Being alert in the moment to another is can be the richest ‘presents’ a person can offer. Other gifts are separate from the person – they are things or acts – but when one gives attention one truly gives of the self. Only when we are attentive to one another can a relationship flourish. Jesus’ cry to us is to ask us to be attentive and not to drift through life. When we become attentive to God and to others our dull ordinary lives can be transformed into lives rich and glorious.
Reflection is an essential element of our growth in Christ. As we reflect over what we have learnt and ponder it in our hearts, we come to recognise the presence of God in our lives.
This Sunday's Reflection
The early British explorers mystified the local aboriginal peoples when they first travelled through this land. Why were these strange white people suffering starvation and thirst when they were passing by obvious sources of food and water? Were they on some form of self-inflicted trial? Were they seeking a slow form of suicide? We know what the local people did not. The explorers could not see what was in front of them because they were expecting food and drink to be something different from what was actually in the bush.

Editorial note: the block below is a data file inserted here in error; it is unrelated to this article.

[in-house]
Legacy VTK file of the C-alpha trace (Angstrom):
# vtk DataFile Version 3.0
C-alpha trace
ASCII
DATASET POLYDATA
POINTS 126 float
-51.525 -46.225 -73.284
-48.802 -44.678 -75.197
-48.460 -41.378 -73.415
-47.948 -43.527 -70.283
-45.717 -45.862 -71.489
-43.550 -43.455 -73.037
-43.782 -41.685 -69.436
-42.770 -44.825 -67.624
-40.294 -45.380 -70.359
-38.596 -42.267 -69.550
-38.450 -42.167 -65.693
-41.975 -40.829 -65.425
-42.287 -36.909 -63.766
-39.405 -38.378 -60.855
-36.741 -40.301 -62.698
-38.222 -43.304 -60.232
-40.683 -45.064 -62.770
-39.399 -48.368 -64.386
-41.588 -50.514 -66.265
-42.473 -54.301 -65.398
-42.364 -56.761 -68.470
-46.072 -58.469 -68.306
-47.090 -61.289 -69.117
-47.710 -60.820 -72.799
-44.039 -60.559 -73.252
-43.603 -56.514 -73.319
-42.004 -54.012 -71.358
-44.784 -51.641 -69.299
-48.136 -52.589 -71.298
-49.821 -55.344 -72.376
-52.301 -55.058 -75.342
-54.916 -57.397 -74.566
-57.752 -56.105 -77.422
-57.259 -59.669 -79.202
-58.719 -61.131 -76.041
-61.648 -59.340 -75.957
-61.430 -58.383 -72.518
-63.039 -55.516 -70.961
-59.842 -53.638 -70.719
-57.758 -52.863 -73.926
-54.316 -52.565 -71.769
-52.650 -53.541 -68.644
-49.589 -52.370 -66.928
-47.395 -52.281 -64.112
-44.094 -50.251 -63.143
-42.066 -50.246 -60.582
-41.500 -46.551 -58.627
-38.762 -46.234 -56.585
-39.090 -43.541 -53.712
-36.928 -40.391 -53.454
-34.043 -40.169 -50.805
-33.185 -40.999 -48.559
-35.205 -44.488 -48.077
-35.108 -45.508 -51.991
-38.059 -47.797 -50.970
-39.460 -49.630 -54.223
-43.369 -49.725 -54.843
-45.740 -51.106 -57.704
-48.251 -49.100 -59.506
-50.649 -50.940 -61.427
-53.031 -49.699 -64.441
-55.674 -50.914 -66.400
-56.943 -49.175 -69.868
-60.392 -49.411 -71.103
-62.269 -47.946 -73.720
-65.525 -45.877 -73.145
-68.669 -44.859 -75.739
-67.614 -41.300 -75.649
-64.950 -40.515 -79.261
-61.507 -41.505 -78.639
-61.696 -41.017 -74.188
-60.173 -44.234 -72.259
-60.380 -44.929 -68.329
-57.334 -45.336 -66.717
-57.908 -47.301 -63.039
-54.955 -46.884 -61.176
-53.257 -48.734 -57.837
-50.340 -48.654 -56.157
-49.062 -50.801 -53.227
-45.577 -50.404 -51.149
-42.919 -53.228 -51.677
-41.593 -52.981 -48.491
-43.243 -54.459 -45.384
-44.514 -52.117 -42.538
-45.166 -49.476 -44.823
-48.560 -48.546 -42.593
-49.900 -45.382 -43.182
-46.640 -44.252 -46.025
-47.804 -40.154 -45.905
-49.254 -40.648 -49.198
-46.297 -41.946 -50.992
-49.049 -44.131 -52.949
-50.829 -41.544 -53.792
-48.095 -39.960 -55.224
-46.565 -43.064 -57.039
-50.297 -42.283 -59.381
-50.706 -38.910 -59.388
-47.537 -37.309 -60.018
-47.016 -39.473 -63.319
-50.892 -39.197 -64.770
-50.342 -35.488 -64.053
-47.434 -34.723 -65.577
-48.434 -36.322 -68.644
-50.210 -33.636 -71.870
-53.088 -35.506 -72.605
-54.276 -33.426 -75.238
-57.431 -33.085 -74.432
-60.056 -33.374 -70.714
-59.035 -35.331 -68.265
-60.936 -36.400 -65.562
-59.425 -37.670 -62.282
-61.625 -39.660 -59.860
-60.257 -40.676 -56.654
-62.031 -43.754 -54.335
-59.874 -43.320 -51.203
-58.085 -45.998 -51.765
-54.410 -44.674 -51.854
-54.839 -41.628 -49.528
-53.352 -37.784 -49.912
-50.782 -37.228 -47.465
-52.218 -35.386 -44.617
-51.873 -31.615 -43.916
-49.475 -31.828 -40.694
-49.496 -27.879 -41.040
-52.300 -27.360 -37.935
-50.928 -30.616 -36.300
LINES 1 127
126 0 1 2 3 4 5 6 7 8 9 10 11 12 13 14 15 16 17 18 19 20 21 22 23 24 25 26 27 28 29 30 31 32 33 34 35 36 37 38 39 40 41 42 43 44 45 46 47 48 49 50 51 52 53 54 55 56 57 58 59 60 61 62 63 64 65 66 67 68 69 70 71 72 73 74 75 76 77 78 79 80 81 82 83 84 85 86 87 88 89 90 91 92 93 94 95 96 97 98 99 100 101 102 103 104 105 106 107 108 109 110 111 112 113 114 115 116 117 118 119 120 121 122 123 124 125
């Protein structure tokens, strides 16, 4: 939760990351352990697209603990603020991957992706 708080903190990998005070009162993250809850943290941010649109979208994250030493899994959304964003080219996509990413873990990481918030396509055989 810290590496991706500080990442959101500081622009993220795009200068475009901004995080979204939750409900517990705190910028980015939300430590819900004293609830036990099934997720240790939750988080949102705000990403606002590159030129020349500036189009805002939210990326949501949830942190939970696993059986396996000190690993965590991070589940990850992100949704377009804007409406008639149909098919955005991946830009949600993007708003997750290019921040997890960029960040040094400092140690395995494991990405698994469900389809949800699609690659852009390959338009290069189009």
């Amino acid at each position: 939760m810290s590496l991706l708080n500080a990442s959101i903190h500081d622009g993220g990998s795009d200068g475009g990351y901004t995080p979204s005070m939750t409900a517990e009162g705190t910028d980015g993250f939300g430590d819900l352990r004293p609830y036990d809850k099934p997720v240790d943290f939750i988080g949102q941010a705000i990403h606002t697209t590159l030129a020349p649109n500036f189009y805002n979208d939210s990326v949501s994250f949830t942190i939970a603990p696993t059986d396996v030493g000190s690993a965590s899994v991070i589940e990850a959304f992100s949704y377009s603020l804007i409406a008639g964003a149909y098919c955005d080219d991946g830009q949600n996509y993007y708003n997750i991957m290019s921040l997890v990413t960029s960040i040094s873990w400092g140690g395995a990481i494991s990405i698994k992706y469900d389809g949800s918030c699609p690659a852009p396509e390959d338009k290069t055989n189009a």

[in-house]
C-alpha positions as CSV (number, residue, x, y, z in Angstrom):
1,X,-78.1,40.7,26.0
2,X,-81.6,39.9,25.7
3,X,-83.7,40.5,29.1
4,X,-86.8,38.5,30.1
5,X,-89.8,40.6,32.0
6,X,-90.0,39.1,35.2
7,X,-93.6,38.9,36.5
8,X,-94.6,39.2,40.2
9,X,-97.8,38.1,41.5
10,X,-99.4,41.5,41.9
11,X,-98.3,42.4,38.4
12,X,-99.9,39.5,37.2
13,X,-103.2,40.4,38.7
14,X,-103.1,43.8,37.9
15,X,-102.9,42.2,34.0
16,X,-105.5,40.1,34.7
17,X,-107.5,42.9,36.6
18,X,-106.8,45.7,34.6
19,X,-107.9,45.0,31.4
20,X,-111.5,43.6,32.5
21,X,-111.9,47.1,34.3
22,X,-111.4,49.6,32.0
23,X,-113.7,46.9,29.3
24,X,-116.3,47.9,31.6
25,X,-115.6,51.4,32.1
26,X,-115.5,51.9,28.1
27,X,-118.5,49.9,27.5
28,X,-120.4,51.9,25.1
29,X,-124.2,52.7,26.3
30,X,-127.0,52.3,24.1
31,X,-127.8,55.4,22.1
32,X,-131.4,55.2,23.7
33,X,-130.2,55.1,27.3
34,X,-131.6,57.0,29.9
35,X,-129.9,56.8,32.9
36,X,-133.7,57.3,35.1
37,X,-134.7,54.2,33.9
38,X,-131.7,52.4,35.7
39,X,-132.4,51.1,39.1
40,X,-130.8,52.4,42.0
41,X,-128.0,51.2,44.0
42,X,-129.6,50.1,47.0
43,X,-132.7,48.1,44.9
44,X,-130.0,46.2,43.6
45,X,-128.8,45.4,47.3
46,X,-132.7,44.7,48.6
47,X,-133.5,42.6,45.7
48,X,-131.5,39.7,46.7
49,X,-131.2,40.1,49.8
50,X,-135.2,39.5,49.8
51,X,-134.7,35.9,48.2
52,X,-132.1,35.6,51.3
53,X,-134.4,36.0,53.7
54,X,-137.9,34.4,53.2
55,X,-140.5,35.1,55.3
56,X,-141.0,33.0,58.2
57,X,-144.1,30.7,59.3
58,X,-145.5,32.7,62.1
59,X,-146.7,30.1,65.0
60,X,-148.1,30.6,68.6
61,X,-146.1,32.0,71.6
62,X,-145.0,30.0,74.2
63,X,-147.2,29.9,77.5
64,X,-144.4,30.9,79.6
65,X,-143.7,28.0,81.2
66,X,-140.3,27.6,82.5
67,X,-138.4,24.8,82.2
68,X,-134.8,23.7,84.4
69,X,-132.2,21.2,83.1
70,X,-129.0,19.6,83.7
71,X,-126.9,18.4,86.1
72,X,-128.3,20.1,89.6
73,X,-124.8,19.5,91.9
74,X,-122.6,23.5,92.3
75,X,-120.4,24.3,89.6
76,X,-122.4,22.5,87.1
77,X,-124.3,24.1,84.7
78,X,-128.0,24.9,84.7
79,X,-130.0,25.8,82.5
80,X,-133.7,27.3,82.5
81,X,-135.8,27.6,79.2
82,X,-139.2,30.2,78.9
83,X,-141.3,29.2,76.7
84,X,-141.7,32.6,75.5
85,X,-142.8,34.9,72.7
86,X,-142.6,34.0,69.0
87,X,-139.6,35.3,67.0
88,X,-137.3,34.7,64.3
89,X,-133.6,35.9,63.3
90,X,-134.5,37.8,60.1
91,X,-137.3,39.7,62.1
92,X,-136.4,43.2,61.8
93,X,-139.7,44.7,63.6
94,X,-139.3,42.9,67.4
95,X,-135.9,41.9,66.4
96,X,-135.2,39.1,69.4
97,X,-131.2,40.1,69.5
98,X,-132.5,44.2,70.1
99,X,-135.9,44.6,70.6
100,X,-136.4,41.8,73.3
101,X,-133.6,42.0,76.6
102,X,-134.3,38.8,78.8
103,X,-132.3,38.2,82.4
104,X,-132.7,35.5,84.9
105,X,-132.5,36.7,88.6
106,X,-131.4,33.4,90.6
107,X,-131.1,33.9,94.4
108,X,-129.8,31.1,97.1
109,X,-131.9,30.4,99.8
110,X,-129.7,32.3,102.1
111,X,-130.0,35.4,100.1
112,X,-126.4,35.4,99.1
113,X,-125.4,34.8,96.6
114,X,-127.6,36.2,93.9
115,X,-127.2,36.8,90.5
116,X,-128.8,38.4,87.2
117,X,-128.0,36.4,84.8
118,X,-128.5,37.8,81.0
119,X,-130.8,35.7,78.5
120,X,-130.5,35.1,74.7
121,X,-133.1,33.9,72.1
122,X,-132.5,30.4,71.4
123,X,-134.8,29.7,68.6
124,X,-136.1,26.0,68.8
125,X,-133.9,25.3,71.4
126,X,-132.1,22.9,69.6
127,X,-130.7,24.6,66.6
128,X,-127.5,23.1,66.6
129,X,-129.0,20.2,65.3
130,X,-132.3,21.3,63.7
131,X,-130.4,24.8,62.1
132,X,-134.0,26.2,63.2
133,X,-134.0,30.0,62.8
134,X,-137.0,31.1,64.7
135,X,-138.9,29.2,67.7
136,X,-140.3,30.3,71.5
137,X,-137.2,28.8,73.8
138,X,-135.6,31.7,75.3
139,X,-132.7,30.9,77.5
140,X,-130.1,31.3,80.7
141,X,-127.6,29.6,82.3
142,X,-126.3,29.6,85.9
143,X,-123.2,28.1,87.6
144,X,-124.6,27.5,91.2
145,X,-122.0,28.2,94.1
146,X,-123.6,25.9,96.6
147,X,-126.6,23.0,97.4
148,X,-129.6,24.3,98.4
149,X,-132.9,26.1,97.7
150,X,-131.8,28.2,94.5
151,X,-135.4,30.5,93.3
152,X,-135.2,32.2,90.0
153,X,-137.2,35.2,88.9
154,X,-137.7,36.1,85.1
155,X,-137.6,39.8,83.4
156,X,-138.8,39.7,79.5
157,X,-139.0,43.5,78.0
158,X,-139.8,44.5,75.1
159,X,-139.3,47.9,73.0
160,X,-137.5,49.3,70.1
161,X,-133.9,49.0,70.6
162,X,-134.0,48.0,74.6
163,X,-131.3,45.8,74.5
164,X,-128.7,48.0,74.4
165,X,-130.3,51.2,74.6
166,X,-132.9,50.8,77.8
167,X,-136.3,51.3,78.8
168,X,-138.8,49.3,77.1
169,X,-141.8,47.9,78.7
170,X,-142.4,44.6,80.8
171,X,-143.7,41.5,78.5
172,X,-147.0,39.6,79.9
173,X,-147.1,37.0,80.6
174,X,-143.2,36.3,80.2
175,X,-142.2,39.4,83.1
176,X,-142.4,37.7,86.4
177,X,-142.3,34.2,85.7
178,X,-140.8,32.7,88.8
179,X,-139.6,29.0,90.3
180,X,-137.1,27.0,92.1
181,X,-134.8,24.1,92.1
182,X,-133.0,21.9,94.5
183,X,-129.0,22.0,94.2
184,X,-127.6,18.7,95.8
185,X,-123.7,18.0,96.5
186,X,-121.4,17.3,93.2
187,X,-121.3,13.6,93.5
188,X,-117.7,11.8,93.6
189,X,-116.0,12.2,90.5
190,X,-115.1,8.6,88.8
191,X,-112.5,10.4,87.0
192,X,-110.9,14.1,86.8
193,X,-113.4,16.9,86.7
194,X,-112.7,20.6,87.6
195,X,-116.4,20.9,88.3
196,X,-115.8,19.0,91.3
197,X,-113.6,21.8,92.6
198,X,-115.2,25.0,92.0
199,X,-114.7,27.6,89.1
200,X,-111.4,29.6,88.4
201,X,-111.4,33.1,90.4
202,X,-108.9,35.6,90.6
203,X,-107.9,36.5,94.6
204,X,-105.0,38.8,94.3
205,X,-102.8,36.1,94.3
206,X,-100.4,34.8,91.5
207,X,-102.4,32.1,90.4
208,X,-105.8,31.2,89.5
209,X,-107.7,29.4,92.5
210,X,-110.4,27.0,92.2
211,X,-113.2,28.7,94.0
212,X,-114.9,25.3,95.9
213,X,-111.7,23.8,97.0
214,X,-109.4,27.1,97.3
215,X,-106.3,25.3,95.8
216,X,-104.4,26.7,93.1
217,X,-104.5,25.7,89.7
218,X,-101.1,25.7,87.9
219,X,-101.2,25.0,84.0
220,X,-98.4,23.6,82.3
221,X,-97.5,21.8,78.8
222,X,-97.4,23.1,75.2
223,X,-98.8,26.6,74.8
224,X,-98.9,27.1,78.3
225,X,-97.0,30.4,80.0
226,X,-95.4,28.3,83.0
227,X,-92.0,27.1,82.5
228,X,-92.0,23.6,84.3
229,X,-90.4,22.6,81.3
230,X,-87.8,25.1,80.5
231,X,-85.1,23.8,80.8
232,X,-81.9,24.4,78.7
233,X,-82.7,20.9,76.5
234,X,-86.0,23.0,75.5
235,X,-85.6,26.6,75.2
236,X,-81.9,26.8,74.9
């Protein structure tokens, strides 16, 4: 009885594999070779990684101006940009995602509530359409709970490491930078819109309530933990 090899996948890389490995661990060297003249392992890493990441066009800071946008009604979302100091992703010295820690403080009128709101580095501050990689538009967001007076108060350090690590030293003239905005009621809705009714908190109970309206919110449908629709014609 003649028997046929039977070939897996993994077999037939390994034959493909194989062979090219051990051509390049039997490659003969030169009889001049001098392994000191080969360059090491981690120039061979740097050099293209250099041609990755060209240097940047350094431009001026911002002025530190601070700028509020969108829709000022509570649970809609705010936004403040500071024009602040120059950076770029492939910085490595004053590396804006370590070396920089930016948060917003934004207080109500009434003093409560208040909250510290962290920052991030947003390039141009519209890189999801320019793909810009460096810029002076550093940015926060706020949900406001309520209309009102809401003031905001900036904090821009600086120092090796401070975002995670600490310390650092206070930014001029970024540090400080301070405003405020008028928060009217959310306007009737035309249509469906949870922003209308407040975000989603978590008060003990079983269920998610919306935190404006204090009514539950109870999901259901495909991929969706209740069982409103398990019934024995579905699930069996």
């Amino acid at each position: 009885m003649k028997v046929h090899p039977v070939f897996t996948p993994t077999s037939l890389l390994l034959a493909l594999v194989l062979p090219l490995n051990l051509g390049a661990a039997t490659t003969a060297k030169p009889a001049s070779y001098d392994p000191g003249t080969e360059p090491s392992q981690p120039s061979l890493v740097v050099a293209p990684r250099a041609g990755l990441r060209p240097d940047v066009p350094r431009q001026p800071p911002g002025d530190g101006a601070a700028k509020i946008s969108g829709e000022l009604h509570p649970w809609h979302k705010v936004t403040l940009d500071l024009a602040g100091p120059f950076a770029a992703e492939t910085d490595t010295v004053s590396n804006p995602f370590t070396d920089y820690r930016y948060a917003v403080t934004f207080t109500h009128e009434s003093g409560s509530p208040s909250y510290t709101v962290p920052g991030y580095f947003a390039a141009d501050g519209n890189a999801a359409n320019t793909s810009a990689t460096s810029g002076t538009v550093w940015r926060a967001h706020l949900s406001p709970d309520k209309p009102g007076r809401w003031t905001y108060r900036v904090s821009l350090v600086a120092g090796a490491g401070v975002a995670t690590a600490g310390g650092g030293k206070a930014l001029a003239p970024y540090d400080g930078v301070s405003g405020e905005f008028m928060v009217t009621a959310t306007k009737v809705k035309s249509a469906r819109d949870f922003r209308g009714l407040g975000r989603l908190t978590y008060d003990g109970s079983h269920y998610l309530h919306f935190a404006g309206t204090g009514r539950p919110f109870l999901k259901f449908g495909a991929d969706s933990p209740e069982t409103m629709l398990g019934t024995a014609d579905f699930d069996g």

In a very real sense we can be like them. We fail to see the presence of God because our expectations of what God’s presence is like are different from how God actually comes to us. We want something more dramatic, more obvious than the quiet, gentle way. We want to be saved from our problems, rather than having to work through them. We want others to change rather than have to change ourselves. We want the lottery win rather than the discipline of budgeting and self-restraint.
The signs of God’s presence are constantly around us: sunrises, the beauty of flowers, the playfulness of pets. No matter how many people deny the existence of God, God will continue to delight in creation and ask us to join in that delight. God’s care shines through people as well as nature. Notice how much co-operation goes on in our society. Most traffic reaches its destination; the media, the internet, our supermarkets, all work most of the time because people are constantly co-operating with each other. We only notice the rare failures. The signs of God’s love are constantly around us…and within us. Nearly all of us have someone who loves us. And we all desire to love in some way. These signs of God are not something remote from our lives – they are present in our midst for those who chose to see.
The signs do not negate the existence of sin and evil in our world: hatred, ugliness, violence, injustice, pettiness and the myriad of awful things we ourselves experience and see in the media. God asks us to join in the work of salvation of Jesus Christ in overcoming evil but we will only be able to do our part if we have already embraced the abundant good present in our world.